But it was not given to Andrew Jackson to be a mere money-maker or to dwell in quietness. In 1804 he was denied the governorship of the New Orleans Territory because he was described to Jefferson as "a man of violent passions, arbitrary in his disposition, and frequently engaged in broils and disputes." During the next decade he fully lived up to this description. He quarreled with Governor John Sevier, and only the intervention of friends prevented the two from doing each other violence. He broke off friendly relations with his old patron, Judge McNairy. In a duel he killed Charles Dickinson, who had spoken disparagingly of Mrs. Jackson, and he himself suffered a wound which weakened him for life. He publicly caned one Thomas Swann. In a rough-and-tumble encounter with Thomas Hart Benton and the latter's brother Jesse he was shot in the shoulder and one of his antagonists was stabbed. This list of quarrels, threats, fights, and other violent outbursts could be extended to an amazing length. "Yes, I had a fight with Jackson," Senator Benton admitted late in life; "a fellow was hardly in the fashion then who hadn't."

At the age of forty-five Jackson had not yet found himself. He was known in his own State as "a successful planter, a breeder and racer of horses, a swearer of mighty oaths, a faithful ami generous man to his friends, a chivalrous man to women, a hospitable man at his home, a desperate and relentless man in personal conflicts, a man who always did the things he set himself to do." But he had achieved no nation-wide distinction; he had not wrought out a career; he had made almost as many enemies as friends, he had cut himself off from official connections; he had no desire to return to the legal profession; and he was so dissatisfied with his lot and outlook that he seriously considered moving to Mississippi in order to make a fresh start.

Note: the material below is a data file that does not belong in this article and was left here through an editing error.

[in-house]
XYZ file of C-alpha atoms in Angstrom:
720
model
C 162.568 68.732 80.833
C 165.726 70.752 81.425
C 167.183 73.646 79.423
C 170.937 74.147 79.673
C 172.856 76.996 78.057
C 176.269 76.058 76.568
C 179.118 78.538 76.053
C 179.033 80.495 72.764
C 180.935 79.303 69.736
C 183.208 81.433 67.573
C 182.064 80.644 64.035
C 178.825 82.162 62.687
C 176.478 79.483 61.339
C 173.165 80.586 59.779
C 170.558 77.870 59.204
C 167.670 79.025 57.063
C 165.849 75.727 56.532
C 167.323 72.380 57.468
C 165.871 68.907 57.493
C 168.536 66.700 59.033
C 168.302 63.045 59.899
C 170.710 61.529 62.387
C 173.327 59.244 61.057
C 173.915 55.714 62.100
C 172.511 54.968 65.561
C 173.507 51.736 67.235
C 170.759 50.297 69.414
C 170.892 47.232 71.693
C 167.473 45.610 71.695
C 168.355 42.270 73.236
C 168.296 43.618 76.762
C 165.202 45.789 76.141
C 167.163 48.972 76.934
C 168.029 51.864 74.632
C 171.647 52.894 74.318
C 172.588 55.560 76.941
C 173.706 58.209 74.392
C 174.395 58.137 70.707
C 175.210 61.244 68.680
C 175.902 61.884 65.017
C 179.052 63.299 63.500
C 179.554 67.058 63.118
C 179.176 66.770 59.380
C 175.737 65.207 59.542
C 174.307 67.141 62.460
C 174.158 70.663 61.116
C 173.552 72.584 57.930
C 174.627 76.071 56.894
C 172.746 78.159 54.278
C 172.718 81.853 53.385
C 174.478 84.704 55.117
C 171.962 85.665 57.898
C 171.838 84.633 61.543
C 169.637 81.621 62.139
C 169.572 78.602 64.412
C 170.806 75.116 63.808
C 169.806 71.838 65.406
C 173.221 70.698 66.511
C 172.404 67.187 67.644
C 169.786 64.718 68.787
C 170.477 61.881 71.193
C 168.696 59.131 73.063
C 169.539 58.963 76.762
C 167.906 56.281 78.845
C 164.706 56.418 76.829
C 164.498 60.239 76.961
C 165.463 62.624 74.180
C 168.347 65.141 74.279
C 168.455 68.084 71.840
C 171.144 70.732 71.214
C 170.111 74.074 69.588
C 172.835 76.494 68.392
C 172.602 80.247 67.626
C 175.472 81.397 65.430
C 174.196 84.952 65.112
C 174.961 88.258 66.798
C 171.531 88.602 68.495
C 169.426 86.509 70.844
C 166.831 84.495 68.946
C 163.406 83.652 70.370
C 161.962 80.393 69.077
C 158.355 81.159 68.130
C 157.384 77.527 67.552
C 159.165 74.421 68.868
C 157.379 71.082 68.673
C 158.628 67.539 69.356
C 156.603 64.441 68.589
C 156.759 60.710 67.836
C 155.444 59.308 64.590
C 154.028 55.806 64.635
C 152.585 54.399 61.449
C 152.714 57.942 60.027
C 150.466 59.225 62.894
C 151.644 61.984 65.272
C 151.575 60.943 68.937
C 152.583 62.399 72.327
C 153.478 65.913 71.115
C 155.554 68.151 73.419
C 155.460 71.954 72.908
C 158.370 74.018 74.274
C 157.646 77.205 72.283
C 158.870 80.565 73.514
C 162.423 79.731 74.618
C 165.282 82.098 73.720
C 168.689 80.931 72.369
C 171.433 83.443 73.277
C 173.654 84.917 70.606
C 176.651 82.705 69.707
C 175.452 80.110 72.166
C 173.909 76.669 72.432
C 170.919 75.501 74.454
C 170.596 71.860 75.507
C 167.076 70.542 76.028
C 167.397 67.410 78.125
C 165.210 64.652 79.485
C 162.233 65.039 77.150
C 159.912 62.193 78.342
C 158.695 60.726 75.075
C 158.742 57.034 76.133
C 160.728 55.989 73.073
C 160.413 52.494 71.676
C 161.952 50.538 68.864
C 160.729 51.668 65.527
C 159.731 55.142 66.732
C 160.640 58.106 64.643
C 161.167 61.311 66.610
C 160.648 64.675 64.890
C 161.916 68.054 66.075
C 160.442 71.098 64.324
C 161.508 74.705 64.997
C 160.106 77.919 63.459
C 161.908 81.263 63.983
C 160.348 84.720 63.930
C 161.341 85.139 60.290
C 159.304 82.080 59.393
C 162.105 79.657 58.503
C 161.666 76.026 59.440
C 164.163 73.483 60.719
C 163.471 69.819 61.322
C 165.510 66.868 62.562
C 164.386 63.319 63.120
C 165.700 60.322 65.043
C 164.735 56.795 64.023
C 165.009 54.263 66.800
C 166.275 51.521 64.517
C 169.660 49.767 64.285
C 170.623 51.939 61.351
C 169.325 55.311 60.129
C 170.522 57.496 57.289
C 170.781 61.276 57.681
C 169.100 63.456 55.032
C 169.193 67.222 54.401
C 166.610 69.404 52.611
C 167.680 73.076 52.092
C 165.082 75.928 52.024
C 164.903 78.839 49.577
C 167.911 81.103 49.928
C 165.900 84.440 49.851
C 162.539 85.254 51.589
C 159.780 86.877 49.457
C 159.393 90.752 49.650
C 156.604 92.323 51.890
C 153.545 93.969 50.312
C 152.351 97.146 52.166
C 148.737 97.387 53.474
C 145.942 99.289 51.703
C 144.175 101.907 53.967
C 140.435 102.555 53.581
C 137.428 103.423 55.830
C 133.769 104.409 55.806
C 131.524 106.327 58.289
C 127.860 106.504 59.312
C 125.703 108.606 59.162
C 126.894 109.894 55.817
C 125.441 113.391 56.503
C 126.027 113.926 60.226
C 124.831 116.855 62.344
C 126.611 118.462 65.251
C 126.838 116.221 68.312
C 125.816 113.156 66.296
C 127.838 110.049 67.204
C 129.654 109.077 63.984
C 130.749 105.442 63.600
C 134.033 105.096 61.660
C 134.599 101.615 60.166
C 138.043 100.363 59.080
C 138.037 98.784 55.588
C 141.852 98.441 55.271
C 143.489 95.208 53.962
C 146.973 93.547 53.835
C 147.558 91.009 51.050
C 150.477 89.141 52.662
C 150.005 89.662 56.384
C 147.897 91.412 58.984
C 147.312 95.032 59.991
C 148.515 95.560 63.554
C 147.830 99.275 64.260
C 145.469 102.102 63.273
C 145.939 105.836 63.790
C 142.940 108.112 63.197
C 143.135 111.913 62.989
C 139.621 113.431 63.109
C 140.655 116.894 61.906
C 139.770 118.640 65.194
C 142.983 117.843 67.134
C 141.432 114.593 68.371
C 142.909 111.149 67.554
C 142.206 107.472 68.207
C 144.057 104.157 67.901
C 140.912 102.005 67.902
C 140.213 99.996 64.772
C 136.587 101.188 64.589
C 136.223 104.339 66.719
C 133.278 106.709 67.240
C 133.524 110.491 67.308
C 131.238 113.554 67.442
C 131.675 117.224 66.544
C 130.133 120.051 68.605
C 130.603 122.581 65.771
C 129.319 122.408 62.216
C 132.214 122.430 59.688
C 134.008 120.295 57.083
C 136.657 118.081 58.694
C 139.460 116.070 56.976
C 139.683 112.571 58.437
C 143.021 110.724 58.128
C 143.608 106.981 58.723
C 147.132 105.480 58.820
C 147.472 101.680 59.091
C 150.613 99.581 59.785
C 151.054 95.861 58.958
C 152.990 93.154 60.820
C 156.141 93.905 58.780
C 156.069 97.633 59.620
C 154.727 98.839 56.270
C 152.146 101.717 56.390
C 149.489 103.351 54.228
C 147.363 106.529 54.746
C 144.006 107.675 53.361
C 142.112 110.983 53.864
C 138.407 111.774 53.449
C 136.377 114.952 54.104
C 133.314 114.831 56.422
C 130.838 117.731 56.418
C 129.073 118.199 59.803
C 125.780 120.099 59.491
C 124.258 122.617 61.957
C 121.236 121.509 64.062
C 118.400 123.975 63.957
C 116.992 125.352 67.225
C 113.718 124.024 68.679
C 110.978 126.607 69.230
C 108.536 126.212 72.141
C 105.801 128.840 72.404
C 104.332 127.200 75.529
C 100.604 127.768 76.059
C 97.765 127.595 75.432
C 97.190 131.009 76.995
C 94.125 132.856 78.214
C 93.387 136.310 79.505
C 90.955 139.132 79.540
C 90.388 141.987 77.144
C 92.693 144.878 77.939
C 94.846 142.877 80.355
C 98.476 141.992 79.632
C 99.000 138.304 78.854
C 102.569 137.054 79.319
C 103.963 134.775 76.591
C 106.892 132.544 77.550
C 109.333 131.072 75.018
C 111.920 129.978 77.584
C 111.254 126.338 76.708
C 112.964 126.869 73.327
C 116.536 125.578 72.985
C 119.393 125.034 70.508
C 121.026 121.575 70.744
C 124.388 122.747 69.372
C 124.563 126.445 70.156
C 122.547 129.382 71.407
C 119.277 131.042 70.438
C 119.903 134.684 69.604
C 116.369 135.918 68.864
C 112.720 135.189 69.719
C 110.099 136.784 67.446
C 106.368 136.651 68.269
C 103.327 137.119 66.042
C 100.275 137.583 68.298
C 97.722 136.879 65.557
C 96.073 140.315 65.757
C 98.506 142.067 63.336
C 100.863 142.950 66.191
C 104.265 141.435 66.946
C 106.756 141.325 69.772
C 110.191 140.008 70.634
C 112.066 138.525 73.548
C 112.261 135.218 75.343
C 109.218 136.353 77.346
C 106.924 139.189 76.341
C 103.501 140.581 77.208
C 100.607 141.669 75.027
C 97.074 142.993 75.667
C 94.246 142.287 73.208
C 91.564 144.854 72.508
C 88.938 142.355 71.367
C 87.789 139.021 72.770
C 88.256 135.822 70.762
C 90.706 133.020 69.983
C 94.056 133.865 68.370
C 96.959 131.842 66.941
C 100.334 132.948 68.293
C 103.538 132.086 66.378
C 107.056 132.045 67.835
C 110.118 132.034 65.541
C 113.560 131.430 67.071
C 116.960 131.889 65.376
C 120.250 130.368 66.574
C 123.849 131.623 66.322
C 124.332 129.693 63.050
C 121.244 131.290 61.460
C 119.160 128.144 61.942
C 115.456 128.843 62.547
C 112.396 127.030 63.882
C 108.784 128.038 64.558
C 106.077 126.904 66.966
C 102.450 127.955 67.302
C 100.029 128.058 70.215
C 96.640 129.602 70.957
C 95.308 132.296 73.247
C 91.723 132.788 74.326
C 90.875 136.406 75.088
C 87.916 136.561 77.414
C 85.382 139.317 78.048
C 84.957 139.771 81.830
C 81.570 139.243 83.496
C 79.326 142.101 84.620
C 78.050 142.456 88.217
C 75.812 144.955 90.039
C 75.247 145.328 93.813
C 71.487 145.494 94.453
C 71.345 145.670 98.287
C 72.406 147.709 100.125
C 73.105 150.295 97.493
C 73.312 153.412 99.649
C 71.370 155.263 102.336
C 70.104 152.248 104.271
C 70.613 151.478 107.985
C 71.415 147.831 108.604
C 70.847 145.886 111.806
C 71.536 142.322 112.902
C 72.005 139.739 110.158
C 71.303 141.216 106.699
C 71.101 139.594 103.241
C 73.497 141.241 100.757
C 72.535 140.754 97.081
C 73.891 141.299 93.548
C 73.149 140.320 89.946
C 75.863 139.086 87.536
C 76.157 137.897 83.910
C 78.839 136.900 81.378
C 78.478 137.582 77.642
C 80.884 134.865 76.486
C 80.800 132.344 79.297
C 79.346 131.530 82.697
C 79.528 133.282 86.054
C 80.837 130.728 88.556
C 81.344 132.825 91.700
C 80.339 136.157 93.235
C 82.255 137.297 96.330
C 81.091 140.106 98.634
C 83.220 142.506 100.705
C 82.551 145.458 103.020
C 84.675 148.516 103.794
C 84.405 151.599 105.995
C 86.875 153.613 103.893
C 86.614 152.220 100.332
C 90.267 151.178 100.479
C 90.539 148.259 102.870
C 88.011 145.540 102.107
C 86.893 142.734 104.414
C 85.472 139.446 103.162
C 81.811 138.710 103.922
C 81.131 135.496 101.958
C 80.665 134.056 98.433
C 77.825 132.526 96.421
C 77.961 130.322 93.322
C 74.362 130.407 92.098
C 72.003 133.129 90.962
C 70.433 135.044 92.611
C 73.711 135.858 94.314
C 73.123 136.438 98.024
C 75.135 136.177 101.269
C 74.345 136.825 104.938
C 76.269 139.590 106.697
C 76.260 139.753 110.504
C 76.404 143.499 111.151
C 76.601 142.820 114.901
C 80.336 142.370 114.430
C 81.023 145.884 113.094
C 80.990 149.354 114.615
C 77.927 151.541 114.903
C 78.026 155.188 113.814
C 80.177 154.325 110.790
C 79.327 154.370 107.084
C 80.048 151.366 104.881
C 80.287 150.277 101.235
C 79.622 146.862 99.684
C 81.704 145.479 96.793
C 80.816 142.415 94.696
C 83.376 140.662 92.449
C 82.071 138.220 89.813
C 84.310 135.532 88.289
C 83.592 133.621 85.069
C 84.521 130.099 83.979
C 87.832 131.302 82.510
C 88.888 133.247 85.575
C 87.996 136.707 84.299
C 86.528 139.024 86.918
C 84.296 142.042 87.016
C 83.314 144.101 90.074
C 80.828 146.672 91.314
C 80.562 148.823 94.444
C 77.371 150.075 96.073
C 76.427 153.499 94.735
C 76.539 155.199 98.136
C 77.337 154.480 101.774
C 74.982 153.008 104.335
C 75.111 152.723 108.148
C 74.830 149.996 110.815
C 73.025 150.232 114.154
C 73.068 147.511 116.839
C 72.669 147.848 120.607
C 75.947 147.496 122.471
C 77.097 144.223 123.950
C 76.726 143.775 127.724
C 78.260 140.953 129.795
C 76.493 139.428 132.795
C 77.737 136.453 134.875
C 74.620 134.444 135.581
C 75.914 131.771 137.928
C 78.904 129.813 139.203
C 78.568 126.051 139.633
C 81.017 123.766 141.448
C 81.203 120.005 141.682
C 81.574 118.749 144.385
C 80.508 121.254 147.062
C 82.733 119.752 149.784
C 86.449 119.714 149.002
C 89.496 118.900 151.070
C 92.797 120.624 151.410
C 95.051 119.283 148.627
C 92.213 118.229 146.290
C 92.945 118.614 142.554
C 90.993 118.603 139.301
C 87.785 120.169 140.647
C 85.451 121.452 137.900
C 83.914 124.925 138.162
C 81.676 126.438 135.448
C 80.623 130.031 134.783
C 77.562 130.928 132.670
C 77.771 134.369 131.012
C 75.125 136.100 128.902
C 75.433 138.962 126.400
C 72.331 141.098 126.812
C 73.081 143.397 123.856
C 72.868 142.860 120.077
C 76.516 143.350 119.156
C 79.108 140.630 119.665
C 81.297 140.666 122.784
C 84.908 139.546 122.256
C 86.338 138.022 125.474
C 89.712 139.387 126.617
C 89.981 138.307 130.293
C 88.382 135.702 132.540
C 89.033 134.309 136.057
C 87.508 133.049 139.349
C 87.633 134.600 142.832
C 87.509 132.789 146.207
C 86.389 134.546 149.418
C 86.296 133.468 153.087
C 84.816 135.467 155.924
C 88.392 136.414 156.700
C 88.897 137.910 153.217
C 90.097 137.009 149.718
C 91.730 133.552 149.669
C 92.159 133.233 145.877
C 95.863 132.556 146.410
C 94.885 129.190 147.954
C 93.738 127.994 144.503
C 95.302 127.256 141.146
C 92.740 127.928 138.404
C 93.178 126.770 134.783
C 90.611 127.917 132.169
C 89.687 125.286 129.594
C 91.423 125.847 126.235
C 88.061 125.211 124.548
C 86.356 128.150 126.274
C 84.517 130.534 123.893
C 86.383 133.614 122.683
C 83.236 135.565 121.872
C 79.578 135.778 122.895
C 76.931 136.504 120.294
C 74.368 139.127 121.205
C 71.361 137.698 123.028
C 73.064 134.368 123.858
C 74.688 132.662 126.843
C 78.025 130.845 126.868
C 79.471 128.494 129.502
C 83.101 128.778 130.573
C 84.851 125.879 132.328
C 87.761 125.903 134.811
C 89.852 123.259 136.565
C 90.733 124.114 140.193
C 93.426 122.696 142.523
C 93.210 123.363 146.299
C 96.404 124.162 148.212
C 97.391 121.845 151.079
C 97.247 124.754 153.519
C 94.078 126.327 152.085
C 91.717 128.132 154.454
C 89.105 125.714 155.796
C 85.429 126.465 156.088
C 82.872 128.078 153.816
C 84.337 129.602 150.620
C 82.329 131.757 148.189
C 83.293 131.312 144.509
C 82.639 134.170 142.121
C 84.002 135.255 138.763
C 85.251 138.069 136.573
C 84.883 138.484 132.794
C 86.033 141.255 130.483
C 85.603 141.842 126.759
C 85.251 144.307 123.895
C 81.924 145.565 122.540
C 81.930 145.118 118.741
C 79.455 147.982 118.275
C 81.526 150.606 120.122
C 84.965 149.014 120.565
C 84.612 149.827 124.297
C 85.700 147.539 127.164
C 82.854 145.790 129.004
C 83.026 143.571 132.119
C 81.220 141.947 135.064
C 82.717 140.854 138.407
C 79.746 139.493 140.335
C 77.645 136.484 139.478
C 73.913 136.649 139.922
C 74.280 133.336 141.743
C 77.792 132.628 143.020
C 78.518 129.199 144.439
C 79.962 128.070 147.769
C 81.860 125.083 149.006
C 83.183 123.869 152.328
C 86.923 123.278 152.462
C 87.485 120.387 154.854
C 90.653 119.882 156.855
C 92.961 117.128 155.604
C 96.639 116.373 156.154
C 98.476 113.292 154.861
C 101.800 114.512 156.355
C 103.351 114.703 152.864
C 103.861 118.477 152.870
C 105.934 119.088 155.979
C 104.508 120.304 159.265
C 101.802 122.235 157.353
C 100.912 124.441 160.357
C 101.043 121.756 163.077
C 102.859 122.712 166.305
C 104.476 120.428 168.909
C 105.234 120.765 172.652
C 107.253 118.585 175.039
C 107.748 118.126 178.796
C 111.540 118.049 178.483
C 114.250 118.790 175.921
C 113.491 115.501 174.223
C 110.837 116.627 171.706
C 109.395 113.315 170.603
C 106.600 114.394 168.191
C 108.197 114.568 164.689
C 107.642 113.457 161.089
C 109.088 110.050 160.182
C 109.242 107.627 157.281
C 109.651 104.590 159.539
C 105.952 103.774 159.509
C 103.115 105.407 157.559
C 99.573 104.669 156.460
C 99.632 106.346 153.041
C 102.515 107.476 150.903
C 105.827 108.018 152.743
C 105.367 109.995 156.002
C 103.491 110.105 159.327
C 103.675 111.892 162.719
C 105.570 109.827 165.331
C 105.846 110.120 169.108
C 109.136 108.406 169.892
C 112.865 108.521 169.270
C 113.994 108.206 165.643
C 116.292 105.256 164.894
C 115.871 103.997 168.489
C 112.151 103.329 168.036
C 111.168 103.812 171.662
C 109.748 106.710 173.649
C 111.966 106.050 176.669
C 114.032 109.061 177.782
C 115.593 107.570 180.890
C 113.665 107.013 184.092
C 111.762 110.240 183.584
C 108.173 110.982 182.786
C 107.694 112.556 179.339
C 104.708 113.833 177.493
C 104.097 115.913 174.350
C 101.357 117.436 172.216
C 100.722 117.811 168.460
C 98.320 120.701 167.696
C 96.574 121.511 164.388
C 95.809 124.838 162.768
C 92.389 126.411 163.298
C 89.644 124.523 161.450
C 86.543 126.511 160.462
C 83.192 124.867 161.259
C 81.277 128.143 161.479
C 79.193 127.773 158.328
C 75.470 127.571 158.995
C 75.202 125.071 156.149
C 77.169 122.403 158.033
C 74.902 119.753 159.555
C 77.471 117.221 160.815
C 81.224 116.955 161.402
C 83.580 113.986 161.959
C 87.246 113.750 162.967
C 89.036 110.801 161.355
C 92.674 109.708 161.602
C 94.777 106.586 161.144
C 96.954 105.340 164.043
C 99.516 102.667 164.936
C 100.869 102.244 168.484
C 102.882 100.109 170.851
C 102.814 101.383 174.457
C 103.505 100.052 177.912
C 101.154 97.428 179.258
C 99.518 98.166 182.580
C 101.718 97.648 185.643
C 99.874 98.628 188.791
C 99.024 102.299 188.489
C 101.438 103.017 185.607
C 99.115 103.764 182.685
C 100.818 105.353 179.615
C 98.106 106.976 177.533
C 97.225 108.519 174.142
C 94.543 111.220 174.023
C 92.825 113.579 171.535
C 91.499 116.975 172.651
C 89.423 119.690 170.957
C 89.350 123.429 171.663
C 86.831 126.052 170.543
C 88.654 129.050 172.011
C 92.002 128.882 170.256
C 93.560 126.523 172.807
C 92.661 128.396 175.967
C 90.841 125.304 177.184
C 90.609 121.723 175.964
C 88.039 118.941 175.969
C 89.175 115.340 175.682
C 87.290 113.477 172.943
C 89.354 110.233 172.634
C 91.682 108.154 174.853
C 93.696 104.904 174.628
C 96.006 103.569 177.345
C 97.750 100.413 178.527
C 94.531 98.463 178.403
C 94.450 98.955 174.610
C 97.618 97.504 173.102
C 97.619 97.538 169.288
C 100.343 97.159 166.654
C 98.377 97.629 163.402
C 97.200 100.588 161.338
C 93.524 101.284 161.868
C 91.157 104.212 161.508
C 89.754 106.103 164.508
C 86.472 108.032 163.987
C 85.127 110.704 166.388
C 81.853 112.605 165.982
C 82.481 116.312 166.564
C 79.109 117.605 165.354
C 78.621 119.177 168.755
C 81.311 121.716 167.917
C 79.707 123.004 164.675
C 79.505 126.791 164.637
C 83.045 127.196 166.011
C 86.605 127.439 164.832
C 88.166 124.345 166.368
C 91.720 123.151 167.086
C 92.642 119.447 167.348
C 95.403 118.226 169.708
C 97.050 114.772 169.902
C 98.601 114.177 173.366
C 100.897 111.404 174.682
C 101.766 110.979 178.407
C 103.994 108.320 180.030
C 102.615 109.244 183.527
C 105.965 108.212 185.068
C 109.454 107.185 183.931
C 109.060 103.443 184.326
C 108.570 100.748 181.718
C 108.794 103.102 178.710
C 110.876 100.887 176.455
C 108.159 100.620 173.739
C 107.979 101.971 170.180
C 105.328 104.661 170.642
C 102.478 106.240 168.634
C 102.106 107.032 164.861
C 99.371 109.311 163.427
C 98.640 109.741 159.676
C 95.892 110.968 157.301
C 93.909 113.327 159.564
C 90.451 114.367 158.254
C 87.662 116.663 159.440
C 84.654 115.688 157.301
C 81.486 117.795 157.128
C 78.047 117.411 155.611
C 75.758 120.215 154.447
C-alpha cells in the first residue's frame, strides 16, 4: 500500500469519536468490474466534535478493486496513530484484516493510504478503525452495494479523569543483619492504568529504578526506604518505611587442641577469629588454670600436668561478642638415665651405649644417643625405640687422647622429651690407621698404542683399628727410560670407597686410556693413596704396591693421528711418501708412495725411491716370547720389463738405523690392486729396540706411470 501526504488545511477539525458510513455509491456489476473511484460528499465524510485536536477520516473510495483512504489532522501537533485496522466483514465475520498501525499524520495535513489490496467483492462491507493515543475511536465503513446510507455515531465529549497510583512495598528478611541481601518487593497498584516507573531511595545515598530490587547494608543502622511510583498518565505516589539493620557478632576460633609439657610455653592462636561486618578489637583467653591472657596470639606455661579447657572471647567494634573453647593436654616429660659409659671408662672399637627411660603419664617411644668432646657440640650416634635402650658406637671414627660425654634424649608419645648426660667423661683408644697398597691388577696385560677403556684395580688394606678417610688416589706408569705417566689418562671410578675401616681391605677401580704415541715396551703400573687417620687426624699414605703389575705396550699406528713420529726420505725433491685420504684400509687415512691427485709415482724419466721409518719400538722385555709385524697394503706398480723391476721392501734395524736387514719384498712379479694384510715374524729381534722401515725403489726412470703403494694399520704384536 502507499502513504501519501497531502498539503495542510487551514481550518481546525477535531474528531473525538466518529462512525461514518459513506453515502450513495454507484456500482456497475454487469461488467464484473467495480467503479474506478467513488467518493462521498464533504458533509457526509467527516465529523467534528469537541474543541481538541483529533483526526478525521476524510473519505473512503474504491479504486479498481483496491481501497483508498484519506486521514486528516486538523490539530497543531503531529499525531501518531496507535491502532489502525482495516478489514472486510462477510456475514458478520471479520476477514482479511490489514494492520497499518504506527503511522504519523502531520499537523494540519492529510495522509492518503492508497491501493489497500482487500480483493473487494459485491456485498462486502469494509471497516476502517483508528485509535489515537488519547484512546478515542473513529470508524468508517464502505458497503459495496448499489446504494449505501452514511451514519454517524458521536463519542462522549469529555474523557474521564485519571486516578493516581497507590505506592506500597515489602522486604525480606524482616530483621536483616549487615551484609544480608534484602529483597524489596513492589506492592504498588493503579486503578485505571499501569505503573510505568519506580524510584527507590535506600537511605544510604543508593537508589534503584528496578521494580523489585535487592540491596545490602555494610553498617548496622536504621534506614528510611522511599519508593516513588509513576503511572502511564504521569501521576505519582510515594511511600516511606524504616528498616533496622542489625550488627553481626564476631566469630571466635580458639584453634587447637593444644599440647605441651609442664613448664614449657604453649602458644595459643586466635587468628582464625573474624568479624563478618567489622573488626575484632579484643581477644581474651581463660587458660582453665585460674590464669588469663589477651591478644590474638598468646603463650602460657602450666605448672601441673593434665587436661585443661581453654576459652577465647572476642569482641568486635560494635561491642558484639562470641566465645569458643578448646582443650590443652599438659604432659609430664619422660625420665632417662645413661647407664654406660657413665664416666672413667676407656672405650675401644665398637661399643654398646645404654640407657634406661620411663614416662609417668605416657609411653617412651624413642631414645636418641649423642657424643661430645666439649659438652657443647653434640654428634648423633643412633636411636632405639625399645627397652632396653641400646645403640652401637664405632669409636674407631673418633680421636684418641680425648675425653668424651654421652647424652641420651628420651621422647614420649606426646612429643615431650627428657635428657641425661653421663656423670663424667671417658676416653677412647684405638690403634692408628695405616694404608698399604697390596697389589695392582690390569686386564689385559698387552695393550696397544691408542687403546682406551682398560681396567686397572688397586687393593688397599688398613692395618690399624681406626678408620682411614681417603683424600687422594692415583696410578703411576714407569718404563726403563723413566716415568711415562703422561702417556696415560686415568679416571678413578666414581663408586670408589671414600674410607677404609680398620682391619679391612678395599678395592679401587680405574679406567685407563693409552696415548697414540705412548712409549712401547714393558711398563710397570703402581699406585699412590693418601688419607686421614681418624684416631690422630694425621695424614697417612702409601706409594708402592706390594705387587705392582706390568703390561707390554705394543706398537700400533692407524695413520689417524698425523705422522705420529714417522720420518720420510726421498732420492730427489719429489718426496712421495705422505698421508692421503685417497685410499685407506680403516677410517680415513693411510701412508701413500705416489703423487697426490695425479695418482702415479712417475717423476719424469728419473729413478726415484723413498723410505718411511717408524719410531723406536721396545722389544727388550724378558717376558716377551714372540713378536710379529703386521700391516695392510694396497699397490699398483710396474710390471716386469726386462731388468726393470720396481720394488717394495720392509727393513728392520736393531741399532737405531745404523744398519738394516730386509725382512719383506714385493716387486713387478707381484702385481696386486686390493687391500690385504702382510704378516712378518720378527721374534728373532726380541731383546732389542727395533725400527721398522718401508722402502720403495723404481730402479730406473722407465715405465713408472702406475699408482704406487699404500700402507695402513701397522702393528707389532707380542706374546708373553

One thread, however, still bound him to the public service. From 1802 he had been major general of militia in the eleven counties of western Tennessee; and notwithstanding the fact that three calls from the Government during a decade had yielded no real opportunity for action, he clung both to the office and to the hope for a chance to lead his "hardy sons of the West" against a foe worthy of their efforts. This chance came sooner than people expected, and it led in precisely the direction that Jackson would have chosen—toward the turbulent, misgoverned Spanish dependency of Florida.